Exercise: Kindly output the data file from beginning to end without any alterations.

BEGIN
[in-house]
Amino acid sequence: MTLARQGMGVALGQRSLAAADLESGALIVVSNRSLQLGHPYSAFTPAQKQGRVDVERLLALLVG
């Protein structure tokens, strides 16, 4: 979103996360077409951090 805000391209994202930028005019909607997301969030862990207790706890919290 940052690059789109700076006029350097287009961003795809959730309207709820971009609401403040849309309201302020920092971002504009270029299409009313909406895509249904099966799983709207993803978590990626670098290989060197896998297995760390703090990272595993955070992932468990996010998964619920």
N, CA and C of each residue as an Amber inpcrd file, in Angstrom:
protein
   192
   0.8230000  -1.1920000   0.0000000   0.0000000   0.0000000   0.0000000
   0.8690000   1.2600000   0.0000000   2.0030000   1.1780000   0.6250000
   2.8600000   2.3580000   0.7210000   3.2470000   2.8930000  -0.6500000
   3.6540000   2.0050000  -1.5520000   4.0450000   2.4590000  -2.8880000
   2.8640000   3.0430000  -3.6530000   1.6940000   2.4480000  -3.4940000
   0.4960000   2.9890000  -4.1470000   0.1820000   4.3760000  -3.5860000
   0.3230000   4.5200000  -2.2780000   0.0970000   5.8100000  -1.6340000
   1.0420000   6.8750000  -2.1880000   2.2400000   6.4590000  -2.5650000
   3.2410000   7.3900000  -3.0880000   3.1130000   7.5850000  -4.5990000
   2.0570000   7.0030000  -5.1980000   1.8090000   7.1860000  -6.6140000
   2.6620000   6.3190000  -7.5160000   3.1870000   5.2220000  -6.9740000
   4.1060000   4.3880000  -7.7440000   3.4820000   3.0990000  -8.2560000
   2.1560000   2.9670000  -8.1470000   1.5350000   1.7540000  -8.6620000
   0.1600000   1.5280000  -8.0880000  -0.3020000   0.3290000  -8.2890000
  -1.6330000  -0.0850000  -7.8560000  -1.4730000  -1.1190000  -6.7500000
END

[in-house]
Amino acid sequence: MTLARQGMGVALGQRSLAAADLESGALIVVSNRSLQLGHPYSAFTPAQKQGRVDVERLLALLVG
């Protein structure tokens, strides 16, 4: 979103996360077409951090 805000391209994202930028005019909607997301969030862990207790706890919290 940052690059789109700076006029350097287009961003795809959730309207709820971009609401403040849309309201302020920092971002504009270029299409009313909406895509249904099966799983709207993803978590990626670098290989060197896998297995760390703090990272595993955070992932468990996010998964619920």
N, CA and C of each residue as an Amber inpcrd file, in Angstrom:
protein
   192
   0.8230000  -1.1920000   0.0000000   0.0000000   0.0000000   0.0000000
   0.8690000   1.2600000   0.0000000   2.0030000   1.1780000   0.6250000
   2.8600000   2.3580000   0.7210000   3.2470000   2.8930000  -0.6500000
   3.6540000   2.0050000  -1.5520000   4.0450000   2.4590000  -2.8880000
   2.8640000   3.0430000  -3.6530000   1.6940000   2.4480000  -3.4940000
   0.4960000   2.9890000  -4.1470000   0.1820000   4.3760000  -3.5860000
   0.3230000   4.5200000  -2.2780000   0.0970000   5.8100000  -1.6340000
   1.0420000   6.8750000  -2.1880000   2.2400000   6.4590000  -2.5650000
   3.2410000   7.3900000  -3.0880000   3.1130000   7.5850000  -4.5990000
   2.0570000   7.0030000  -5.1980000   1.8090000   7.1860000  -6.6140000
   2.6620000   6.3190000  -7.5160000   3.1870000   5.2220000  -6.9740000
   4.1060000   4.3880000  -7.7440000   3.4820000   3.0990000  -8.2560000
   2.1560000   2.9670000  -8.1470000   1.5350000   1.7540000  -8.6620000
   0.1600000   1.5280000  -8.0880000  -0.3020000   0.3290000  -8.2890000
  -1.6330000  -0.0850000  -7.8560000  -1.4730000  -1.1190000  -6.7500000